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In our very recent history, we have witnessed embarrassing incidents of sex videos having gone viral, and compelling desperate victims to flee or attempt suicide.

In our very recent history, we have witnessed embarrassing incidents of sex videos having gone viral, and compelling desperate victims to flee or attempt suicide.


It happened in the Northern Region in which several people were involved; it happened in the Ashanti Region and the Eastern and has, recently, been relived in the case of a so-called pastor’s wife.

In the case of the pastor’s wife, she was saved from suicide, according to the Daily Guide, which put out the story.

Only a caveman would argue that social media is evil. It is an invaluable asset to humanity because in the twinkle of an eye, very important information can be released from an organization to a director to take a course of action that may save the organization huge resources or move it from one level to another.  It is facilitating intelligence, construction, governance, business, academic work and research; and it is creating, building and improving relationships in the manner that the pastor’s wife failed to understand, which is why she, like the others, including the school-girl and head teacher, agonizingly stubbed their feet in their fit of insanity.

 Ostensibly, according to the Daily Guide, the 30 year-old pastor’s wife was sending the nude picture of herself, instead of a note from the word of God, to her husband outside the country. Unfortunately, the video system on her phone clicked something other than she intended and the image overshot itself.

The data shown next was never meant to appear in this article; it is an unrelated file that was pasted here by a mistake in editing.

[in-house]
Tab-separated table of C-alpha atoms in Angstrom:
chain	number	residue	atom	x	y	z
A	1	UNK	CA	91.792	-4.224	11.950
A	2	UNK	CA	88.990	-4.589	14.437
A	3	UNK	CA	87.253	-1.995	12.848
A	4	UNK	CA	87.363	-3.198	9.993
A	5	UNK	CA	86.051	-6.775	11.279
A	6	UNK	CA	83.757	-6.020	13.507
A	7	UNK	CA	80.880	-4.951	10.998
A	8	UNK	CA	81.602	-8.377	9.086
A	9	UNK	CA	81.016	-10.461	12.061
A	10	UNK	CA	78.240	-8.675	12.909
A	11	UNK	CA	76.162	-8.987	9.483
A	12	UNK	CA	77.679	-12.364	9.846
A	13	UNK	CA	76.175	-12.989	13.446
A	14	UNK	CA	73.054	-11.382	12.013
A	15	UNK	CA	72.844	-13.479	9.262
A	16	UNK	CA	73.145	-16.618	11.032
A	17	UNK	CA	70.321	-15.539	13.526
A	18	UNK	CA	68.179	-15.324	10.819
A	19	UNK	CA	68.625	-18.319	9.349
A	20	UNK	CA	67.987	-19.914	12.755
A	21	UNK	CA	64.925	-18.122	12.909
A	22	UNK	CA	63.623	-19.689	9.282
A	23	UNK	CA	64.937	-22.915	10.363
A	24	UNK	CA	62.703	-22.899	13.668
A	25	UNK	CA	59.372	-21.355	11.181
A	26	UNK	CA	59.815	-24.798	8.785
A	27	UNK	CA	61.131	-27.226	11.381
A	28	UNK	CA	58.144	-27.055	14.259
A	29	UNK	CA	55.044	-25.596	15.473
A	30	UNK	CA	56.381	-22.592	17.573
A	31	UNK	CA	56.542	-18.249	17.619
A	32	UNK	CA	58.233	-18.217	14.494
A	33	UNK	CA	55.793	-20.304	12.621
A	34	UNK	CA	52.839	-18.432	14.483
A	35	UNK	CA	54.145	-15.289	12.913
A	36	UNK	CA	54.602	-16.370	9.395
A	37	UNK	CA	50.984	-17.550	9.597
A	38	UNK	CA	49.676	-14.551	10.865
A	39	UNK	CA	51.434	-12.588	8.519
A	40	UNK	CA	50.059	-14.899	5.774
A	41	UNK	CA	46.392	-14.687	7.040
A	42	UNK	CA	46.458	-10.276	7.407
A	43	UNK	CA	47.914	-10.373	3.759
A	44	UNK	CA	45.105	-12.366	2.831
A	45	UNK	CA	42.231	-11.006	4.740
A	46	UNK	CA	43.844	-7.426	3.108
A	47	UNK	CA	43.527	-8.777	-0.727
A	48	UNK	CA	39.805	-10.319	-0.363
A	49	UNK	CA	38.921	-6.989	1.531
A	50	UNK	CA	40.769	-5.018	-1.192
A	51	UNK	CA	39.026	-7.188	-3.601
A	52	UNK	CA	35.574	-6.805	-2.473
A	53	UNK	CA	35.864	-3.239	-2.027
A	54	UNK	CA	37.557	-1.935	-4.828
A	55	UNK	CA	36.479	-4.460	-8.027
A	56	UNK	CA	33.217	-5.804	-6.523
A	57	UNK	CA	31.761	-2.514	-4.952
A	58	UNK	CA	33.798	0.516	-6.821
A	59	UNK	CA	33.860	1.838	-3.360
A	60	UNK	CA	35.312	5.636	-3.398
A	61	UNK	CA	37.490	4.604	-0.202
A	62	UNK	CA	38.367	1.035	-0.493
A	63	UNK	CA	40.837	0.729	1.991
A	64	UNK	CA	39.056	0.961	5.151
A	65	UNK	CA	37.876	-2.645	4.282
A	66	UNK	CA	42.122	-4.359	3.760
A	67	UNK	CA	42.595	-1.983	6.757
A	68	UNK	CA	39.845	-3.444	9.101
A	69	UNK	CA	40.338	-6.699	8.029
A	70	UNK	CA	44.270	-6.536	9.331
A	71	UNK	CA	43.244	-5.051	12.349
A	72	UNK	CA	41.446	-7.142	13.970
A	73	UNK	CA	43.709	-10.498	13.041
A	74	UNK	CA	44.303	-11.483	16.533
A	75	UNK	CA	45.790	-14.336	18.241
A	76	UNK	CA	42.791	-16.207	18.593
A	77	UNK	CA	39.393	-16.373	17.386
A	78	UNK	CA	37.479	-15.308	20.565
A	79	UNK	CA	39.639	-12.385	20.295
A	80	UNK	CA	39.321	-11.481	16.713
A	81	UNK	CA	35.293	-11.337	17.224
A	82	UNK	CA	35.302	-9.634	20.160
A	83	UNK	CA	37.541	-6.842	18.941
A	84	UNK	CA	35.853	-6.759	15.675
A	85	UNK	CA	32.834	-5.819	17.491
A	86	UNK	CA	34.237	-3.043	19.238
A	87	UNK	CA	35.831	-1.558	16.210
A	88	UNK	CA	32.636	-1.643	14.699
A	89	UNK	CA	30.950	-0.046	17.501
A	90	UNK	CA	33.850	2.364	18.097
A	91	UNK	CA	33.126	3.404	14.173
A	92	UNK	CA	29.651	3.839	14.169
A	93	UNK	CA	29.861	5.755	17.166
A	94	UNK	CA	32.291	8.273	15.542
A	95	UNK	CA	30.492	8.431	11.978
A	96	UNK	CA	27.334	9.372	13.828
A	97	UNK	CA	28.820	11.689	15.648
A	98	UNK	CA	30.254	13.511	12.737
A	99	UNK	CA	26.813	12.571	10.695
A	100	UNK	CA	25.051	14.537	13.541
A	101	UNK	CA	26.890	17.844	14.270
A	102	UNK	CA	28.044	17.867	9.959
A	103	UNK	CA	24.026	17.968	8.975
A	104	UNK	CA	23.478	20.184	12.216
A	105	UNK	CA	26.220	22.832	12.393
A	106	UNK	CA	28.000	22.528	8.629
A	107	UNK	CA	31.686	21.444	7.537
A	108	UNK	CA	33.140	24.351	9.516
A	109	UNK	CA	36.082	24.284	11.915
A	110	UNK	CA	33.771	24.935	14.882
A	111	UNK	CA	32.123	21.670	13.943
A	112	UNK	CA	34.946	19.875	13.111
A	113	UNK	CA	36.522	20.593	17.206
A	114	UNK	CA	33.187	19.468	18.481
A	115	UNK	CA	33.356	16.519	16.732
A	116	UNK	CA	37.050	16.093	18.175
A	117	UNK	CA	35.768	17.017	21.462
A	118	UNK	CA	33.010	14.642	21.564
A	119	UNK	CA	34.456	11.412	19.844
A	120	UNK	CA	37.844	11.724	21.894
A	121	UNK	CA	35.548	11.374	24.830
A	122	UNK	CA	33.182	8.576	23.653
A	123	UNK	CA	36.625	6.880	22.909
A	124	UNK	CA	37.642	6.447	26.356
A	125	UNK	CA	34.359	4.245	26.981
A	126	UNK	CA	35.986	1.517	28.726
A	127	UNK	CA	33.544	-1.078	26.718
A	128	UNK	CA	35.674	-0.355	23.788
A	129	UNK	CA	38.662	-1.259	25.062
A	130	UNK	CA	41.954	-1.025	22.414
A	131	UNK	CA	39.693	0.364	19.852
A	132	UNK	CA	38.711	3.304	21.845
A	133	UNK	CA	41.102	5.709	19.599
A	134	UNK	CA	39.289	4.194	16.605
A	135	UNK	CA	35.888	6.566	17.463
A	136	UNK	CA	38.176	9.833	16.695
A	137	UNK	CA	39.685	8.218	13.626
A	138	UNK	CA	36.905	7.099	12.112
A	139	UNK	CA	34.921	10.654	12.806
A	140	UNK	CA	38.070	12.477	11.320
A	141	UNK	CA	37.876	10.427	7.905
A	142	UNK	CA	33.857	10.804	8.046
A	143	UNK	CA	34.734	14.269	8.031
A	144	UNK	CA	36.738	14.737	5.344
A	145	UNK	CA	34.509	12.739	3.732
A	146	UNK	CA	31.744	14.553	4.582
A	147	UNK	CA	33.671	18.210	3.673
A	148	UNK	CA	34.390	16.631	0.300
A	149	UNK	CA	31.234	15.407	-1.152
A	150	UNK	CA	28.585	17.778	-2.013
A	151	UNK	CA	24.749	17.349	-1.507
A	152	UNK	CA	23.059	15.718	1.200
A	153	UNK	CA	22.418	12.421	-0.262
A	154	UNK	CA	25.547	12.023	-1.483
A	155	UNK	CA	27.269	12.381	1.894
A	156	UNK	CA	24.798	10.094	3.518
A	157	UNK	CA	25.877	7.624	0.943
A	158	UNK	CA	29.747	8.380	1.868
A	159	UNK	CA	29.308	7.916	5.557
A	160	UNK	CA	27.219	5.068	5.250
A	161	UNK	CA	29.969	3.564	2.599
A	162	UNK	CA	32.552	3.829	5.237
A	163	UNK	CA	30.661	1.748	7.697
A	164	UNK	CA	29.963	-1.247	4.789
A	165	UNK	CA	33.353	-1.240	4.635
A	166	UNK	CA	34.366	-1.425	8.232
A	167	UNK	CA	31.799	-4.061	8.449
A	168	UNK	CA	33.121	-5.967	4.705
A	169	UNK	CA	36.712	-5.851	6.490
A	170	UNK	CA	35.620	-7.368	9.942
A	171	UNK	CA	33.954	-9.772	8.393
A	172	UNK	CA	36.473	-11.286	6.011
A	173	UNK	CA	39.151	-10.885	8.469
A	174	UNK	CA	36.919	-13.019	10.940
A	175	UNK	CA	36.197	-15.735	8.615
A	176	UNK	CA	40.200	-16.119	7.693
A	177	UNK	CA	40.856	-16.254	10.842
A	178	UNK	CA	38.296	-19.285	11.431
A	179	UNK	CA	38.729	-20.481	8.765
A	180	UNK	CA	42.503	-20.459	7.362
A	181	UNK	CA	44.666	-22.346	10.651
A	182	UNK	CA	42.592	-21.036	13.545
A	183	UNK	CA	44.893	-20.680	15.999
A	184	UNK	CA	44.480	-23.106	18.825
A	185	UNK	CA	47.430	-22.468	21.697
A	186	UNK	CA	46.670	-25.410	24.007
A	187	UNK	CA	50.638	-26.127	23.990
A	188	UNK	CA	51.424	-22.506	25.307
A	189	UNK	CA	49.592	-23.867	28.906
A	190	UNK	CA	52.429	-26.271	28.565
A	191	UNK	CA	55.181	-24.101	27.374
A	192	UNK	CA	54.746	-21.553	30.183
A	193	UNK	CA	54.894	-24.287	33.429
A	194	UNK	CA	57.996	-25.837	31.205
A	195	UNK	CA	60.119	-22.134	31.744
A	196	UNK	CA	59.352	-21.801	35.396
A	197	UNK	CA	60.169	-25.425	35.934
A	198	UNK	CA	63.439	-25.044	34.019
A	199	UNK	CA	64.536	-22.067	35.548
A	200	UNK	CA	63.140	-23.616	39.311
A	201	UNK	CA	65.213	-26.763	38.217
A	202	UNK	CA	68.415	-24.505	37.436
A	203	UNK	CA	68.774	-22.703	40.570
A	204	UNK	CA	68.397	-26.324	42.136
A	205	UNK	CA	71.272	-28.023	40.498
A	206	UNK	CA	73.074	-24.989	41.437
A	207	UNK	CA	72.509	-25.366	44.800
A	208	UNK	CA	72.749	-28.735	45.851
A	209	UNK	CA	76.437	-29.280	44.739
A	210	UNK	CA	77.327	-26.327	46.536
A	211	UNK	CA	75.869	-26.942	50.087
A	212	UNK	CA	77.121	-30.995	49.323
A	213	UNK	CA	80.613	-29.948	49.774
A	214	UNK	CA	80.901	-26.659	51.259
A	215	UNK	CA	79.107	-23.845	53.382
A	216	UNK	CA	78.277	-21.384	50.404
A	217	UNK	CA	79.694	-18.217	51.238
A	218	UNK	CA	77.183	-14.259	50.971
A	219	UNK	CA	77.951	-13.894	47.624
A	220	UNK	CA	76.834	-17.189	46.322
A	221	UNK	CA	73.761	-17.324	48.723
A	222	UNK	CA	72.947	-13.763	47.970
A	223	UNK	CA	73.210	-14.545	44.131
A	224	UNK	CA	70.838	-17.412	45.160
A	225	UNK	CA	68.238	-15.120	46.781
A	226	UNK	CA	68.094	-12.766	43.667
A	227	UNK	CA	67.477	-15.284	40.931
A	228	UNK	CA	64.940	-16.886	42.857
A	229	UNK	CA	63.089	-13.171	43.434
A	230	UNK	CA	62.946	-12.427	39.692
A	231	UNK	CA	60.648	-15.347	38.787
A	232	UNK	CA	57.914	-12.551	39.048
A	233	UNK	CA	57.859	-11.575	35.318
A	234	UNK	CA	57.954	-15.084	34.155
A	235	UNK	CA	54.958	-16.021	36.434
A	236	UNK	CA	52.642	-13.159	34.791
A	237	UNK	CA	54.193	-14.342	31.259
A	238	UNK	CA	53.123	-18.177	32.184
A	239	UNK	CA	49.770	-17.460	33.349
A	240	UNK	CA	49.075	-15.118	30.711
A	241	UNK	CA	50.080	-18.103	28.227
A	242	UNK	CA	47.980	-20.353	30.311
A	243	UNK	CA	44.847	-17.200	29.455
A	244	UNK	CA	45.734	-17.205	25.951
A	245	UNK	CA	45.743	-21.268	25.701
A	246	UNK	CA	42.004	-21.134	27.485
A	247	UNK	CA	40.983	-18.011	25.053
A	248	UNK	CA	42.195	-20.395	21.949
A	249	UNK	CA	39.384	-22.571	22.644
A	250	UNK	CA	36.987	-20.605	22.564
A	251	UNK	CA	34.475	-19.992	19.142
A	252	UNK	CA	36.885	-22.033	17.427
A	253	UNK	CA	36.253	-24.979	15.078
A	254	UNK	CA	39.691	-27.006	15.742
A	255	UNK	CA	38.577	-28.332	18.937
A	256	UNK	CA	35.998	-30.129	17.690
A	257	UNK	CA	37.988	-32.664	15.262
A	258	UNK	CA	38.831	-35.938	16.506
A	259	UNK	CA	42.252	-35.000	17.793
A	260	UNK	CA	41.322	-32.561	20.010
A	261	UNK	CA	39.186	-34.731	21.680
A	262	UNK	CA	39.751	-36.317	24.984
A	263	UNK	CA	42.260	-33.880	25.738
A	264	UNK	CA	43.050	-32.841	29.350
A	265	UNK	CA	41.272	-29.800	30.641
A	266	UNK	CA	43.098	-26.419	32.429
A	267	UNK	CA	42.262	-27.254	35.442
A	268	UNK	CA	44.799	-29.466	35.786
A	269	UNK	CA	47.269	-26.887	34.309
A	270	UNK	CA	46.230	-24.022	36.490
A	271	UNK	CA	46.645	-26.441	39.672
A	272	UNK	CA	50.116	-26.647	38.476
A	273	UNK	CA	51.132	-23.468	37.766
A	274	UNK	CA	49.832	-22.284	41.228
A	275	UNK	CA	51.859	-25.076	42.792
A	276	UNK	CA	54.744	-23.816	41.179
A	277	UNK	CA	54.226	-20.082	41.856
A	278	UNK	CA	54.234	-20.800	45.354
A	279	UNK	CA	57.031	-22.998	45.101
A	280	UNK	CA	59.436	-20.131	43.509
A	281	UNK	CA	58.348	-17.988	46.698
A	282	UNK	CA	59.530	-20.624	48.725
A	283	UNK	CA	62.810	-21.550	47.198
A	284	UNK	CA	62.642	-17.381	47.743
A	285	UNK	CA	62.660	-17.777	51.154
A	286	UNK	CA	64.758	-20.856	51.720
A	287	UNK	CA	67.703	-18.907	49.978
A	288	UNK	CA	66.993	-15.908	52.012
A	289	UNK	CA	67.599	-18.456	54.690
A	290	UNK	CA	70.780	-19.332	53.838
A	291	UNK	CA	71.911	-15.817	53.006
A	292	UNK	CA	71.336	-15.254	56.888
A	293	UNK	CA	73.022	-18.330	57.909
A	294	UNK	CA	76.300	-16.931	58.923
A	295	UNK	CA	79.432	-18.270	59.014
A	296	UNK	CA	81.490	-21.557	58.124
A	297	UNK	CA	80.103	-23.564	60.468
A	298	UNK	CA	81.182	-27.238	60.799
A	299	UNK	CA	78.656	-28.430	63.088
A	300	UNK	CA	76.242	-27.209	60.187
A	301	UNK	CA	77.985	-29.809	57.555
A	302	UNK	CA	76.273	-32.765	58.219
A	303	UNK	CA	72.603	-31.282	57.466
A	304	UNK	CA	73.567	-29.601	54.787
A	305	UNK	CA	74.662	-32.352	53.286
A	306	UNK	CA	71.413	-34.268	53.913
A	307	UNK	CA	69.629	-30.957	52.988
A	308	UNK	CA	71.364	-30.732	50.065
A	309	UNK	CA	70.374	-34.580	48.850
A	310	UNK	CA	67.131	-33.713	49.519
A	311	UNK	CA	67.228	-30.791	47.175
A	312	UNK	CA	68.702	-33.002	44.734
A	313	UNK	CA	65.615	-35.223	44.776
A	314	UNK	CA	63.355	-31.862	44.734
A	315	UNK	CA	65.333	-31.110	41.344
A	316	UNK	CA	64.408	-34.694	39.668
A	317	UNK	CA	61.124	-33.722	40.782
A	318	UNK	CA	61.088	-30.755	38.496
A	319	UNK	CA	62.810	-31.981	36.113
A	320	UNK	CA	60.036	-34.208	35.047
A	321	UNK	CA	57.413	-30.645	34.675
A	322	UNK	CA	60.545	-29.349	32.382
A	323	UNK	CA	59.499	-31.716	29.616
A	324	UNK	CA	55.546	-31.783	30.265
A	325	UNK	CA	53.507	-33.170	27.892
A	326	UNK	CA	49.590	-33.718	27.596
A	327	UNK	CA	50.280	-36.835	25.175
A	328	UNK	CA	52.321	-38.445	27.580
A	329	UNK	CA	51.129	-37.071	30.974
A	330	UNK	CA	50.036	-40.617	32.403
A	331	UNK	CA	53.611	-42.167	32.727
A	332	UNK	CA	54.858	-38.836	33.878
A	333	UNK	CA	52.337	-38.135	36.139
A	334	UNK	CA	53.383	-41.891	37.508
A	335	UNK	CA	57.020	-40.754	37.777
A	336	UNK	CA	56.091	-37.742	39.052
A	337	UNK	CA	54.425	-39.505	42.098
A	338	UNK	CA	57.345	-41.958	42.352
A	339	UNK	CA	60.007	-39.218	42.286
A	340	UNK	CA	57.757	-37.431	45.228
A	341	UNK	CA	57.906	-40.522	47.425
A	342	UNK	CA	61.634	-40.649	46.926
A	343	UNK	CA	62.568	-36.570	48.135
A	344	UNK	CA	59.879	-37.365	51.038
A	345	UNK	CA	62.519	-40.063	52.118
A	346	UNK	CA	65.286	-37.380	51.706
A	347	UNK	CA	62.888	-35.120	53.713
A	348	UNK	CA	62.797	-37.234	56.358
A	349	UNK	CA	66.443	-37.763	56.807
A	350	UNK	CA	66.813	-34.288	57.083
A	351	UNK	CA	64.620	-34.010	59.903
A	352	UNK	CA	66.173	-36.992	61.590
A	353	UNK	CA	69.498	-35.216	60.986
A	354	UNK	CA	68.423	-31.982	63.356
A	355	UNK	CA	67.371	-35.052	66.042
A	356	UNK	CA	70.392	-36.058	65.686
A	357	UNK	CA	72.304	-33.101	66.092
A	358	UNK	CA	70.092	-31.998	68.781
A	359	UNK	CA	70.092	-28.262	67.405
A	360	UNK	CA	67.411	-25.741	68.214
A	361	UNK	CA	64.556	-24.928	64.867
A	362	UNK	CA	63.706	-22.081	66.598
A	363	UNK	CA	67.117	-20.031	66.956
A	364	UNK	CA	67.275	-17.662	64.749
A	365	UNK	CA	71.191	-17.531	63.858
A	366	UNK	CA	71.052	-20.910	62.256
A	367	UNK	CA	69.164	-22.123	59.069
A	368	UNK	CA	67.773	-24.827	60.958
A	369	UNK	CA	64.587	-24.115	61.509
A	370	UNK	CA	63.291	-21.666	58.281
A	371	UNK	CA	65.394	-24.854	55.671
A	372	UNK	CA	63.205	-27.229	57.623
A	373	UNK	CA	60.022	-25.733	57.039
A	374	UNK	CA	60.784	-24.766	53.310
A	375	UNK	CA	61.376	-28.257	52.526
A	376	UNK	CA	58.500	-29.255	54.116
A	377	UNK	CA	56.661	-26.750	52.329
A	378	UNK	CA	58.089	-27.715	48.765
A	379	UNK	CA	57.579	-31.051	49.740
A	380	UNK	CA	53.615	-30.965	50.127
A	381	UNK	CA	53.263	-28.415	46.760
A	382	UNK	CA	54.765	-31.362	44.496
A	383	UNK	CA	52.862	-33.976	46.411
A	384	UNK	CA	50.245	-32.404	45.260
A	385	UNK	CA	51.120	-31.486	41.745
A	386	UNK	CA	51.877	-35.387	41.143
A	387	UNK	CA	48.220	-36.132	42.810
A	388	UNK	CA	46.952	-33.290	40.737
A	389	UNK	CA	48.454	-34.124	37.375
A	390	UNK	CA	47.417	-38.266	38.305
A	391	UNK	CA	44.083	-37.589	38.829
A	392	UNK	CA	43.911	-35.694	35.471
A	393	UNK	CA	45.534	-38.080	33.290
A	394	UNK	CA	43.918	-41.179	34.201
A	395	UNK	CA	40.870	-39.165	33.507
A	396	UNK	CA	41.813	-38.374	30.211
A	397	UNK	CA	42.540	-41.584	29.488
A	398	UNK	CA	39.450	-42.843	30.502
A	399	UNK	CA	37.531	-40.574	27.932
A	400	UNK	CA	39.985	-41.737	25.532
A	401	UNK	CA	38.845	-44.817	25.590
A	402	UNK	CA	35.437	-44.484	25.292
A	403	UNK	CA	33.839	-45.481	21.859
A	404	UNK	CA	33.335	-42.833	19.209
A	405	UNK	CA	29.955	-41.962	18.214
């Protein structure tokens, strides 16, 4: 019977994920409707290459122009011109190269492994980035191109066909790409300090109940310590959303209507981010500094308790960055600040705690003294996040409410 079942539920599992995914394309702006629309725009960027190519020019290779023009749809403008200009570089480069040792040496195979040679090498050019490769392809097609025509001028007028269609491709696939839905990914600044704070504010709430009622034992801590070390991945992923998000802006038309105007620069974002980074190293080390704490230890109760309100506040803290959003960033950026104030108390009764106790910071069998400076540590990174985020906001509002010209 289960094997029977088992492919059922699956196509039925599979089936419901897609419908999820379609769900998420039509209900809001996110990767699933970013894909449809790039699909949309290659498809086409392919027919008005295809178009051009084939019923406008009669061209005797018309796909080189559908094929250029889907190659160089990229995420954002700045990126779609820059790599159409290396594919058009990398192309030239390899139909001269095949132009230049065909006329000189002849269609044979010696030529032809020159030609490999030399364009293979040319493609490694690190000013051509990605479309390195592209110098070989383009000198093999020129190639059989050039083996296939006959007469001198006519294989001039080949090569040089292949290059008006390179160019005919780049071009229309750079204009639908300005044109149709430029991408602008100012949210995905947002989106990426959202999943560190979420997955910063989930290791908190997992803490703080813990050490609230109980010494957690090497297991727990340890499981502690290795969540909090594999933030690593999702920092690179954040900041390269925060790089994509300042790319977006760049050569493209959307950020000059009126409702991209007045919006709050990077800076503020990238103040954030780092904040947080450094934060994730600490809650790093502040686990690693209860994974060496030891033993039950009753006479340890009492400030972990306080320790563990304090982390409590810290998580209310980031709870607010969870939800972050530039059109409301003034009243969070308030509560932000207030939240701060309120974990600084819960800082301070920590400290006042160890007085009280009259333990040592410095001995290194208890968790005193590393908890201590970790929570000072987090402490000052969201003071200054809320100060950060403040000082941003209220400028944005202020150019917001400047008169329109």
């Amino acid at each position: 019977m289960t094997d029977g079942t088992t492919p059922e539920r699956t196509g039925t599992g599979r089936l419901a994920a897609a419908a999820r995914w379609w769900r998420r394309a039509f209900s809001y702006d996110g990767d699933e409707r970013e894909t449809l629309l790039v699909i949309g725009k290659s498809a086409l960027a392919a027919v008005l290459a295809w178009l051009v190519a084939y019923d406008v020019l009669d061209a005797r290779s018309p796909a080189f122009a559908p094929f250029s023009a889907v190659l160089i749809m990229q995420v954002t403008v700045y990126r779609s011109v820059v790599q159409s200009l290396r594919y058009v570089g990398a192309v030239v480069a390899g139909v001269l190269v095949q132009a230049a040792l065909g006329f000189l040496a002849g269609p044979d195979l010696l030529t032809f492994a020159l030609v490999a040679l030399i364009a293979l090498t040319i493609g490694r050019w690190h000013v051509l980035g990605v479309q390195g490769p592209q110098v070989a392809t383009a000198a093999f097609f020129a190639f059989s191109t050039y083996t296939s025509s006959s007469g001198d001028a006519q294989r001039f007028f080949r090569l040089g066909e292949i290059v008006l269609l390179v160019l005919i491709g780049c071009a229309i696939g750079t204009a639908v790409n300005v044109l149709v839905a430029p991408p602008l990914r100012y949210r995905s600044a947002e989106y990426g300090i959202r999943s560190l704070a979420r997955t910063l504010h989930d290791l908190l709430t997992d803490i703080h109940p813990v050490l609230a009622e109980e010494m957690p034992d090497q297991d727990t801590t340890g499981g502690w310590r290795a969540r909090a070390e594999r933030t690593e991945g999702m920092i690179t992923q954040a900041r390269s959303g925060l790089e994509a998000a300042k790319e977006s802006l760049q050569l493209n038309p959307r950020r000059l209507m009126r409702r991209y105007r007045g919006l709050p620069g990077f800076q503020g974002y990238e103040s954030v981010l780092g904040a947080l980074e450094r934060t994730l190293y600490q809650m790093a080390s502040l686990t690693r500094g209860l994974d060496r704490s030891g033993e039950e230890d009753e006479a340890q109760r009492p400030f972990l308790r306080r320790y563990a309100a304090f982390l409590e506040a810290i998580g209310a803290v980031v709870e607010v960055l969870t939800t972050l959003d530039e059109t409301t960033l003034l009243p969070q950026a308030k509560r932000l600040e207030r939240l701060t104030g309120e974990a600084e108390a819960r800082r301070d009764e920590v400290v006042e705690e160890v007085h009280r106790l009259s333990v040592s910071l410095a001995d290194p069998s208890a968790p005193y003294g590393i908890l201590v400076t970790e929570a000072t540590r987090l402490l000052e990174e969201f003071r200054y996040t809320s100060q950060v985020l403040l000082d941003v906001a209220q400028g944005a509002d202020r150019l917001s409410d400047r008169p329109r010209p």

The fact simply is that so many young people, particularly, are abusing social media in several ways and ending up wasting their time and destinies on garbage.

In tro-tros, lecture halls, at funerals, in church and probably, more seriously, at workplaces, girls and boys are creating such attachment to their phones that is difficult to understand. Like psychiatric patients, it is becoming normal to see people on the streets watching something and laughing at themselves. Sometimes, even decent-looking people are involved in that, chatting noisily and leaking secrets unintentionally in the process.

But the worst, as we have recently seen or experienced, is this bit about human beings acting like dogs, gleefully putting themselves out in a camera naked and clicking a button with the intention of sending that offending image to “loved ones.”

Of course, we must admit that there is the animal part in all of us adolescents or mature adults. So why don’t we keep that to ourselves rather than sharing that animal part and, even that, in a medium we cannot too much trust?

Social media, in spite of its huge benefits, has not only broken geographical barriers, it is breaking cultural and religious barriers that held society together, whether we accept that or not. So, we have youth who cannot afford decent meals twice a day investing in phones that their mums and dads would postpone owning, just so that they can feast their eyes on sumptuous videos and pictures that send their minds into space rather than position them against the realities of education, employment, marriage and social responsibility.

In times past, the opium of society were the marijuana, cocaine, heroin etc.  To battle it, we courted taxpayers and put together funds to augment logistics at the psychiatric hospitals, prisons and rehabilitation centres.

Unfortunately, in the case of this kind of disorder, which is affecting even those professing to be religious, the only remedy may be that, in the event of our slipping into the animal element, it is the opinion of the Daily Statesman that we hold our horses and say NO to the YES click on the camera in the manner that a bad swimmer would say ‘I won’t move any step into the water because there no piece of log close by.’